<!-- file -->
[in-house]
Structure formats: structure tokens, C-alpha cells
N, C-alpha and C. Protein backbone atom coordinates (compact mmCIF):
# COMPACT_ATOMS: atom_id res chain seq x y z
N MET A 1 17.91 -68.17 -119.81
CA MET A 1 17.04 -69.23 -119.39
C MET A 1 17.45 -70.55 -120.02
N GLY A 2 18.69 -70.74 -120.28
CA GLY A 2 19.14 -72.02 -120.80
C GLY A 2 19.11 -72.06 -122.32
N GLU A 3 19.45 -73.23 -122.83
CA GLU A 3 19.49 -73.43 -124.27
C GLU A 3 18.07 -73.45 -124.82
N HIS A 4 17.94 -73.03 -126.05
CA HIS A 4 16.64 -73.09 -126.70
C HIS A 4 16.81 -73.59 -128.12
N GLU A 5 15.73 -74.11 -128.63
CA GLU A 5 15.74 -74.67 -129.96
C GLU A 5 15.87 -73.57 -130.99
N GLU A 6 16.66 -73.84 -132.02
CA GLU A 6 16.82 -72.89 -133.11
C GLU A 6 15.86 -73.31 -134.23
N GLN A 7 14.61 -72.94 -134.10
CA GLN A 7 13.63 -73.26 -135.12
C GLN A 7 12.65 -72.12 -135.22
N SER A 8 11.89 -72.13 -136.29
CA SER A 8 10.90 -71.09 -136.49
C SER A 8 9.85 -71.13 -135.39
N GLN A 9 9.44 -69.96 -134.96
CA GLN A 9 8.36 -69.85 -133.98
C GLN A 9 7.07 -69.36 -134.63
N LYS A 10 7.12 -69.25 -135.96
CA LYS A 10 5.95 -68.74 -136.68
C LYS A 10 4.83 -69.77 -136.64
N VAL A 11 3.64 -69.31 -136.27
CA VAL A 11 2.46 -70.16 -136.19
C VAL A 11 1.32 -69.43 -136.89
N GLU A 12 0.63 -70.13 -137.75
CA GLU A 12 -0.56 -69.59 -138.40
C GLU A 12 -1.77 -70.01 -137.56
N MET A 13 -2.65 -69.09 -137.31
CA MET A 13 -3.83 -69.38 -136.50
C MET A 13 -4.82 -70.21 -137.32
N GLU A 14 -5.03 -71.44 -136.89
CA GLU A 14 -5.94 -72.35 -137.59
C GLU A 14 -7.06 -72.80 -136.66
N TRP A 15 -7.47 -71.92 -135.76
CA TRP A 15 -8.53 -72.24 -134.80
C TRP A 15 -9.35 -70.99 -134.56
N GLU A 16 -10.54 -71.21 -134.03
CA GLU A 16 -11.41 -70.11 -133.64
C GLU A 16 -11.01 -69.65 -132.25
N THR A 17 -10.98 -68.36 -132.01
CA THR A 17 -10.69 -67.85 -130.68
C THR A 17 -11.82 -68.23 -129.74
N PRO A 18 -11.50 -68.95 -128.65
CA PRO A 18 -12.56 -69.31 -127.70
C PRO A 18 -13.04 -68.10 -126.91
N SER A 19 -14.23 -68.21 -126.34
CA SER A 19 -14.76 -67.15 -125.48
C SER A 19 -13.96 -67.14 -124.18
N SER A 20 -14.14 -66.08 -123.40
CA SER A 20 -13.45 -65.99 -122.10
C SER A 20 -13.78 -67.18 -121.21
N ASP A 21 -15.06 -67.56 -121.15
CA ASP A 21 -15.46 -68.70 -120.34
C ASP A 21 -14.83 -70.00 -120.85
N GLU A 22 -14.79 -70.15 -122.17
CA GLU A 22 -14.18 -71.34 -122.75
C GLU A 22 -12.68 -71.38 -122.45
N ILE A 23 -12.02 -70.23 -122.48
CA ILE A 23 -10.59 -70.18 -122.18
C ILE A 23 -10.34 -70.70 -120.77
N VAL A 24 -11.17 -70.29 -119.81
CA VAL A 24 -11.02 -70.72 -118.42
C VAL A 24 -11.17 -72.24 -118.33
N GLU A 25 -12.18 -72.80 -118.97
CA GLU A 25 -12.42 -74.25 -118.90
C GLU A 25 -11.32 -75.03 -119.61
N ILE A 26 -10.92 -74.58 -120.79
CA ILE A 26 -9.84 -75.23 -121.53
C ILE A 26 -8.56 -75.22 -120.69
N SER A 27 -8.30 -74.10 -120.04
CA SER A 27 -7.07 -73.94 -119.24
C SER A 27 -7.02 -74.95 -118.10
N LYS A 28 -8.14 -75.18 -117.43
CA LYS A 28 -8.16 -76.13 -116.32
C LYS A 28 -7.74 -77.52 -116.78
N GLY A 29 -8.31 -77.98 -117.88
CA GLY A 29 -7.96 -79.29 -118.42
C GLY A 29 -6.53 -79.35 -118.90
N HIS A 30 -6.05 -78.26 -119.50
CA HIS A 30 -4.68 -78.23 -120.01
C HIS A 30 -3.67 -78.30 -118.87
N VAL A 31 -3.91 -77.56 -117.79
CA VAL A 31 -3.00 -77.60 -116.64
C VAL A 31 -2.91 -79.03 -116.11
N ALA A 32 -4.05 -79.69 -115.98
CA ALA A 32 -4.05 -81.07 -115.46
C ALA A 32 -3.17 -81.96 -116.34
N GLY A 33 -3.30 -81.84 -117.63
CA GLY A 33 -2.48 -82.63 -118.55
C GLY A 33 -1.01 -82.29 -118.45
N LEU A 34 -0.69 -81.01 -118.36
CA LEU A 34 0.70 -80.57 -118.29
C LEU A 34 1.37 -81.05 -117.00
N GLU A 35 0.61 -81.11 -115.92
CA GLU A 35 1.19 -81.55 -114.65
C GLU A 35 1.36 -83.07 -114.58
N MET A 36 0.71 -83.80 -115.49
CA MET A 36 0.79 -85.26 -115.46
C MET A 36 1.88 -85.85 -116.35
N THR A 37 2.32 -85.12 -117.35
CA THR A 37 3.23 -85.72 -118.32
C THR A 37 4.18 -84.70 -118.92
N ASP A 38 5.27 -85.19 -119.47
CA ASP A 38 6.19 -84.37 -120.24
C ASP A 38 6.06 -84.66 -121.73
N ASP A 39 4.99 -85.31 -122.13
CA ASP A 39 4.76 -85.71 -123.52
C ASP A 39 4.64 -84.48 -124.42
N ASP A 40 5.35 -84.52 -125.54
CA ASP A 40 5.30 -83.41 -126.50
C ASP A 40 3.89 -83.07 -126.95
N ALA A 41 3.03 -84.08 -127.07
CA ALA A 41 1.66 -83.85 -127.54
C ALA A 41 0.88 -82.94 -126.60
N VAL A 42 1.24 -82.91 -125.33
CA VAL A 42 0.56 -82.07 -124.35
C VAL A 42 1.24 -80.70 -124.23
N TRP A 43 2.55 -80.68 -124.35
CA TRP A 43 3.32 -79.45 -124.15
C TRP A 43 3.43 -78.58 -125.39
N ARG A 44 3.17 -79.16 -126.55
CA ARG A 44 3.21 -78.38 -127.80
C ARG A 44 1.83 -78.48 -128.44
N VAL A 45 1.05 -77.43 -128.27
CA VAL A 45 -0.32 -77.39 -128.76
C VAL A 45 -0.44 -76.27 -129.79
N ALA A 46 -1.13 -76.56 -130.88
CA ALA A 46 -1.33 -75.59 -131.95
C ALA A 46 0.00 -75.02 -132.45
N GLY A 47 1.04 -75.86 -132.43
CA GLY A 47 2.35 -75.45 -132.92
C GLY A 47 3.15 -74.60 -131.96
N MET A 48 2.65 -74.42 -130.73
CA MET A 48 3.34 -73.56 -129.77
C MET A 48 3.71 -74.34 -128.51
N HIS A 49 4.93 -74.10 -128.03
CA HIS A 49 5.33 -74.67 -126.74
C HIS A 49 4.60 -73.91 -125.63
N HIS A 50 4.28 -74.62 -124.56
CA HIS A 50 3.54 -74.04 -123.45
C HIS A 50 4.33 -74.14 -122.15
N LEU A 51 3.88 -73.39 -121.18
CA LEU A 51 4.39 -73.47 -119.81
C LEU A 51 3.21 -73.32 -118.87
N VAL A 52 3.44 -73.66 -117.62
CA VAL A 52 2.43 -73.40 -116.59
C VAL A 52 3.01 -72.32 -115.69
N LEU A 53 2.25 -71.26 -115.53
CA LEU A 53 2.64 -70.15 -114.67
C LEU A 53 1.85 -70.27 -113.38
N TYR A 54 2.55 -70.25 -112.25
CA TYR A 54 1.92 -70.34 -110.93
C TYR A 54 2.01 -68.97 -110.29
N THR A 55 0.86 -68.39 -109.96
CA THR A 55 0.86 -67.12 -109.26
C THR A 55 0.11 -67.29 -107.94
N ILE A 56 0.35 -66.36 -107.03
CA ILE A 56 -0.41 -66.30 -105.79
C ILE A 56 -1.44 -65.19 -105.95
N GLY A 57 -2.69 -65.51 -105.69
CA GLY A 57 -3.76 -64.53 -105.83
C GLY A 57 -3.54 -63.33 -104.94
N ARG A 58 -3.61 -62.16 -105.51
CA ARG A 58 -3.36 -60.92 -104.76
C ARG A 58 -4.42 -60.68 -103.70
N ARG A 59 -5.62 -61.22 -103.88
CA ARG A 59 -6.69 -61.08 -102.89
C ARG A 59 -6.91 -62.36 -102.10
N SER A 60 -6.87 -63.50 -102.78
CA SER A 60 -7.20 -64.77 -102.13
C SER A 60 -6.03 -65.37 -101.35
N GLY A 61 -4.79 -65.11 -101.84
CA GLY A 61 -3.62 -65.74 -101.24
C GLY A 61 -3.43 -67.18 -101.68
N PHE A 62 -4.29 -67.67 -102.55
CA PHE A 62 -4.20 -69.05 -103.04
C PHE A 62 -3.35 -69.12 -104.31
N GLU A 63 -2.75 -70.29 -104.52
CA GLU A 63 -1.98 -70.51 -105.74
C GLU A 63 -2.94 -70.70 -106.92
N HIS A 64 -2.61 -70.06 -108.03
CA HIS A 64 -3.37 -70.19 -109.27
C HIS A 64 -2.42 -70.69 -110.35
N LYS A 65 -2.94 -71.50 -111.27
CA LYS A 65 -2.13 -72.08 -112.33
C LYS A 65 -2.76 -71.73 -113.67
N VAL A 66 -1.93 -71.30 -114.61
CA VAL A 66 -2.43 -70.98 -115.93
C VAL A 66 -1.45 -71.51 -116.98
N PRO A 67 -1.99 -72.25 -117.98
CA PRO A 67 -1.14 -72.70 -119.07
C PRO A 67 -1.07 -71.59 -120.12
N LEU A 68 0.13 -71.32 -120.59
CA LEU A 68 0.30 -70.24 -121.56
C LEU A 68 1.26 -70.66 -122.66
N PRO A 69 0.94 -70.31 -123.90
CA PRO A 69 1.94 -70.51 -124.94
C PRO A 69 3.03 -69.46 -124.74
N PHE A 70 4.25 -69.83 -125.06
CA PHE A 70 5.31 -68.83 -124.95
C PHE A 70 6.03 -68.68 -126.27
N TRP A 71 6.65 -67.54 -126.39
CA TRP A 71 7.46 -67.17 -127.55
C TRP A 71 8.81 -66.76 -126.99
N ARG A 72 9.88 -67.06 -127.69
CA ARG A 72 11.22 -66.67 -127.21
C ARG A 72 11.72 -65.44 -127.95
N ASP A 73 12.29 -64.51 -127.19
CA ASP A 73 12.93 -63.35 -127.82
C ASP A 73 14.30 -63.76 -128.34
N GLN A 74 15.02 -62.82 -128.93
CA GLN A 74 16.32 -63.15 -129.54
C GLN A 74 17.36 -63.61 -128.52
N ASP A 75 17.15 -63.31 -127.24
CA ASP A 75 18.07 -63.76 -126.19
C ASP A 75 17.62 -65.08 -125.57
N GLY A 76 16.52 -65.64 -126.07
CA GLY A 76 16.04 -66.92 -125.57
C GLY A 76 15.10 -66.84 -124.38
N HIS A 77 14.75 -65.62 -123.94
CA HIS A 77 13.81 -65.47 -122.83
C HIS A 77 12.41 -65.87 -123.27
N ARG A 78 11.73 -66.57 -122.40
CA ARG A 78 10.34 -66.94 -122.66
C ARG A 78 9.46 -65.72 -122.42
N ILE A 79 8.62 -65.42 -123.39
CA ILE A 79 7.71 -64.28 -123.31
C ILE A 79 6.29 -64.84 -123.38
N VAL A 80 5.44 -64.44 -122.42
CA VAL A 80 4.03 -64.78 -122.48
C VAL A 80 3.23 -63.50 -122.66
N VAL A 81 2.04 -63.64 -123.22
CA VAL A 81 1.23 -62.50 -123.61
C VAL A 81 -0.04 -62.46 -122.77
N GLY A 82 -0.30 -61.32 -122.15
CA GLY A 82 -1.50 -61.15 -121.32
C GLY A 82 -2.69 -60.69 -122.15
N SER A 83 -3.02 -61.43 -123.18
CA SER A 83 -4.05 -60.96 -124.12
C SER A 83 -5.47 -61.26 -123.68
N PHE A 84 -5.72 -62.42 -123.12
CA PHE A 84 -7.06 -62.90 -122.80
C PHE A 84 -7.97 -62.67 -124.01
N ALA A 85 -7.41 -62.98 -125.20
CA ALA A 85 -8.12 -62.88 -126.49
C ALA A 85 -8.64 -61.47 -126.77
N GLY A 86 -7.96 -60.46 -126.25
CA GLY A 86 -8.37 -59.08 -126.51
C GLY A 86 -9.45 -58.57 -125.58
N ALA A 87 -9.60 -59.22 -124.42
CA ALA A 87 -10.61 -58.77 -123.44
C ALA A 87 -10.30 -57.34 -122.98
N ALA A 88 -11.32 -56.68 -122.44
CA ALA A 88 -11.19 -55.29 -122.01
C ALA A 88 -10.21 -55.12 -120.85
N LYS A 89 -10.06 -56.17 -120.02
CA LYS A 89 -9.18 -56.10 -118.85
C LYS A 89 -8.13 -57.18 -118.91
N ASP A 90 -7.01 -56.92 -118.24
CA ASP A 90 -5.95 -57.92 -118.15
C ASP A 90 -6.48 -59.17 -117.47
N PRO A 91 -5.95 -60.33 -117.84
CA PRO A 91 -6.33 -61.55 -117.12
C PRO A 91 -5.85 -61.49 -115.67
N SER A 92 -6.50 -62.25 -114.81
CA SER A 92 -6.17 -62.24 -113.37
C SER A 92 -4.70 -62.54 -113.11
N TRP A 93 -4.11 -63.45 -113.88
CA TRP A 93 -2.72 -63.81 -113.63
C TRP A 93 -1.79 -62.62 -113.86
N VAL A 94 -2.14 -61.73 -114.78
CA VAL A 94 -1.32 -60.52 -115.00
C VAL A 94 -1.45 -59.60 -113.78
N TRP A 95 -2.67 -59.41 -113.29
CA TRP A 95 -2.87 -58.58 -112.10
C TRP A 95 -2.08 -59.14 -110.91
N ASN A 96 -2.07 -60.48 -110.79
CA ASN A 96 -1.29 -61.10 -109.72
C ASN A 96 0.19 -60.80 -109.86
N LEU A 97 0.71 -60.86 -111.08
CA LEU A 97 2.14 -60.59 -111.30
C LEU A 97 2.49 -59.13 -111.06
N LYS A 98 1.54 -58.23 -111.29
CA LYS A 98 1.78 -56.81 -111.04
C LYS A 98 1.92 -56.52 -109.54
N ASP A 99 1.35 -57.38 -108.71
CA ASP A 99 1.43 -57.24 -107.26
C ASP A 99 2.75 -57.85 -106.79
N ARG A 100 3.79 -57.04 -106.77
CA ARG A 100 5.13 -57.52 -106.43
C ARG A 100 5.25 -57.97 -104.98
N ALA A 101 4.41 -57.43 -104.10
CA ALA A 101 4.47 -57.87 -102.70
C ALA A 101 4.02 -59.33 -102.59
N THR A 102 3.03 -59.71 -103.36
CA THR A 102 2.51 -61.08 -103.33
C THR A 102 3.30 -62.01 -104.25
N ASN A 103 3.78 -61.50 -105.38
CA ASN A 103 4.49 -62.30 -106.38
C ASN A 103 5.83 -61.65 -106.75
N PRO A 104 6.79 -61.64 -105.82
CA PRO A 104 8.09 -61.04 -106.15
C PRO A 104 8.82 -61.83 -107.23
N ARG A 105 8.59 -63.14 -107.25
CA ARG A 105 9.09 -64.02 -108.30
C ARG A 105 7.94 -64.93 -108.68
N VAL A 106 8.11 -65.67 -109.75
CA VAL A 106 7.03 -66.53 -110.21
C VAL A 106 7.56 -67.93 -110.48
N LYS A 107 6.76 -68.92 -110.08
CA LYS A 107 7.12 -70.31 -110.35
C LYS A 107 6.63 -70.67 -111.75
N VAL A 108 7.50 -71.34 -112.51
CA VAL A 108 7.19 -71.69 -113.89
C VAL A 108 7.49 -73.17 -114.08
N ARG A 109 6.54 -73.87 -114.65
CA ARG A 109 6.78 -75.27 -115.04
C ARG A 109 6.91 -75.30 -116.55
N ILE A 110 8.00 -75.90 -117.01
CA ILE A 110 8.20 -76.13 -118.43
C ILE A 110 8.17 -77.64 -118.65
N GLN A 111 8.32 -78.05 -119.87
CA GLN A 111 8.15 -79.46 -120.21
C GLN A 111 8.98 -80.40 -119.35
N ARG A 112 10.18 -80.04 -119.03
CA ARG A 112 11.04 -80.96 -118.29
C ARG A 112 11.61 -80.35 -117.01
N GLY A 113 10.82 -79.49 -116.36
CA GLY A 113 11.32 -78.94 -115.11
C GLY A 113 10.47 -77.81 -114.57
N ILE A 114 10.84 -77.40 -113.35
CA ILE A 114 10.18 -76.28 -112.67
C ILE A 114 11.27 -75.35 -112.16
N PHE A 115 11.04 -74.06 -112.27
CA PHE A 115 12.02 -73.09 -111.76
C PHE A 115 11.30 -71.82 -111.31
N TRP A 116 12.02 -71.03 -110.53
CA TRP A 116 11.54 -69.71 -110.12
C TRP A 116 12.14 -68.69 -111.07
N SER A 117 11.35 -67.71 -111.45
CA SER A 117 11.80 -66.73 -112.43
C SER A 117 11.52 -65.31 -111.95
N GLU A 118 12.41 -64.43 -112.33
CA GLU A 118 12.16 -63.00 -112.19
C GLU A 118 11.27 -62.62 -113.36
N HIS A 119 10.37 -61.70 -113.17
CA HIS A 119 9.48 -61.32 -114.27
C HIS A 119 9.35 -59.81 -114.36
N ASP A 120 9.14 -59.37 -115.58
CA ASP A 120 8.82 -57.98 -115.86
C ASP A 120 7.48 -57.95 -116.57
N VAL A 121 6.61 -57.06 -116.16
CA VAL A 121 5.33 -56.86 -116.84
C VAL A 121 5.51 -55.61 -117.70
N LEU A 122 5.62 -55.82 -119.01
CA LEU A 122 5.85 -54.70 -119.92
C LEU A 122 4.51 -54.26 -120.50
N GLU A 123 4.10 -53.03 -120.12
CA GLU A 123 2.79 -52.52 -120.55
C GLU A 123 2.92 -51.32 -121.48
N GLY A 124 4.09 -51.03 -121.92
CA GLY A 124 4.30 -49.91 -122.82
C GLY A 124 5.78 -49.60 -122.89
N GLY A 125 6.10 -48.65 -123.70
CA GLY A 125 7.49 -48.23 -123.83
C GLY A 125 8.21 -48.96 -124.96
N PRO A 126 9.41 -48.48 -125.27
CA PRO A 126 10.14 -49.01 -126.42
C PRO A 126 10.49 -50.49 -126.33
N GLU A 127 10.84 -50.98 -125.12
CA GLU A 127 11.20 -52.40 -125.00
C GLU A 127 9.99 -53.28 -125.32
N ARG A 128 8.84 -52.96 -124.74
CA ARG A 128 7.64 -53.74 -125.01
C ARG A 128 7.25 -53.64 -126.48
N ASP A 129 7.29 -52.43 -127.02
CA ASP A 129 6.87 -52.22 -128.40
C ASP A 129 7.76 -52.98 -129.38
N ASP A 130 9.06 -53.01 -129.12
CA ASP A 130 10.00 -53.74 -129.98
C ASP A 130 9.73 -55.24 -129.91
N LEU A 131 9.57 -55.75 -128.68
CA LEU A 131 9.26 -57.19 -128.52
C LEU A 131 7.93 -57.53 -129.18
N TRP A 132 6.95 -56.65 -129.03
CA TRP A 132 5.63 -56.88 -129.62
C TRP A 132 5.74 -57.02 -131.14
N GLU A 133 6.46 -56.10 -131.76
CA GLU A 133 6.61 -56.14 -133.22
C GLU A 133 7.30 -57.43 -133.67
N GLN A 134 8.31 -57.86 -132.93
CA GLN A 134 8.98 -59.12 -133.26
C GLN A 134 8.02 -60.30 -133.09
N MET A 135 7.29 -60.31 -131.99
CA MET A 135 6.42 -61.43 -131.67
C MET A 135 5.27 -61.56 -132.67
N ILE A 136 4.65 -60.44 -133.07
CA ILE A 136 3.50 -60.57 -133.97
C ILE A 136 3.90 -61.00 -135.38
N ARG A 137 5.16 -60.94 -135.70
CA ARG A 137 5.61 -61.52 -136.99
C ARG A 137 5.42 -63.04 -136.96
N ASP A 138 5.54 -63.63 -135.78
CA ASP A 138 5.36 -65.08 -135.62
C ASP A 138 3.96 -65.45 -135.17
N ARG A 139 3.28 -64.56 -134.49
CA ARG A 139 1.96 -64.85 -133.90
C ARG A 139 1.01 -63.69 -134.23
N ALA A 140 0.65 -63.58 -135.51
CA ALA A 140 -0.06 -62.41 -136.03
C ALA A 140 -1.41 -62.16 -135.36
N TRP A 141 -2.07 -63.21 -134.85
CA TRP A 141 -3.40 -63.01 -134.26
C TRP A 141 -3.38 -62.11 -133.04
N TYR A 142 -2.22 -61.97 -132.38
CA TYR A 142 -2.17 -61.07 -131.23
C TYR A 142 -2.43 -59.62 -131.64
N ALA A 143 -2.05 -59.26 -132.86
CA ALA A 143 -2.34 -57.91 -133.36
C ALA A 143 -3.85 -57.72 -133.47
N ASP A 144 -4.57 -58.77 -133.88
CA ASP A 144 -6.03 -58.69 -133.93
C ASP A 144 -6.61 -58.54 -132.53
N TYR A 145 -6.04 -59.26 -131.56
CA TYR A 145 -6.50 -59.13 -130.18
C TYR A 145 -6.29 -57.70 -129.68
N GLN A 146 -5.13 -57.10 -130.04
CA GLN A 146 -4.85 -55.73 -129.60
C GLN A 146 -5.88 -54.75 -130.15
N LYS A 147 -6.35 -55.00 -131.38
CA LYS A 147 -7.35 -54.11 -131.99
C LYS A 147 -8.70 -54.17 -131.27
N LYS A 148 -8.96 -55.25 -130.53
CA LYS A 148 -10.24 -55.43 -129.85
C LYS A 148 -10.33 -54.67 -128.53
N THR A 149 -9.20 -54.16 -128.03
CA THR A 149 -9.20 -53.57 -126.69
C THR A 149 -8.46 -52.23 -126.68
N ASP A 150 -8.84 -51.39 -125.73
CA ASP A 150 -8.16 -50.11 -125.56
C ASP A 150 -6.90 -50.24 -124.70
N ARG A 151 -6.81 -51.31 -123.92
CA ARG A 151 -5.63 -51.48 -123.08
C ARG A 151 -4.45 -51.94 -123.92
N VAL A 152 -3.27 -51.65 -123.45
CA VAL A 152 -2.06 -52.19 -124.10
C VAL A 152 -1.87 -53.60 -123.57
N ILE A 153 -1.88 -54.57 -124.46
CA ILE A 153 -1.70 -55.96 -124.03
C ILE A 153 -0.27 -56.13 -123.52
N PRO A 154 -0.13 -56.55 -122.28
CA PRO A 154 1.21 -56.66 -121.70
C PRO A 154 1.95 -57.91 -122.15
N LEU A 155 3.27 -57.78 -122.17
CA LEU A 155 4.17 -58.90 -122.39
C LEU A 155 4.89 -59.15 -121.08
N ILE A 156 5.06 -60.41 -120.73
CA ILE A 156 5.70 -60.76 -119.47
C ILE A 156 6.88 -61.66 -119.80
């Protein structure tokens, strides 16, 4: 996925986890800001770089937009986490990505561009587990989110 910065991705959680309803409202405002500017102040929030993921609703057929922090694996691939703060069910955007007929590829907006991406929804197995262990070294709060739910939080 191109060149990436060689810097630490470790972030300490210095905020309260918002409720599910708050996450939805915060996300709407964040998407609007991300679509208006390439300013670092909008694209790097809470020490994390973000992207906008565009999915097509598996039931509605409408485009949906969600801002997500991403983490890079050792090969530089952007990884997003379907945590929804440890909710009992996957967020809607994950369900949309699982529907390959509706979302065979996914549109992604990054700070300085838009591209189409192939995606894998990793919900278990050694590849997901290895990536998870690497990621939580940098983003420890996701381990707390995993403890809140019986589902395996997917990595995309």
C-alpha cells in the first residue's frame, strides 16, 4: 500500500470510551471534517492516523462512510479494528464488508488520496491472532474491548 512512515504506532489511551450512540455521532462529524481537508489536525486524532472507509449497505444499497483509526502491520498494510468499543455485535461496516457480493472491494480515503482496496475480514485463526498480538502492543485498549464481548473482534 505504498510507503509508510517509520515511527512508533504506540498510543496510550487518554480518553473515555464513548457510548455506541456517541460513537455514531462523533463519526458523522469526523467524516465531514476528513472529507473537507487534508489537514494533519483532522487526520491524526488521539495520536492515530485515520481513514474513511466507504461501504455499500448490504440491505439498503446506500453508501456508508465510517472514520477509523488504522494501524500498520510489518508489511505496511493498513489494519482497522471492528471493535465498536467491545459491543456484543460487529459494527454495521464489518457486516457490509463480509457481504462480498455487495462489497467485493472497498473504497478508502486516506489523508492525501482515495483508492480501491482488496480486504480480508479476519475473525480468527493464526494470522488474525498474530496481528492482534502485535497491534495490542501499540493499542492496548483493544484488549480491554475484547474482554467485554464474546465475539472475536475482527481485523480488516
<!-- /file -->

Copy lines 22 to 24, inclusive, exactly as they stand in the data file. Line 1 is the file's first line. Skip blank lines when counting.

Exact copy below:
C GLU A 6 15.86 -73.31 -134.23
N GLN A 7 14.61 -72.94 -134.10
CA GLN A 7 13.63 -73.26 -135.12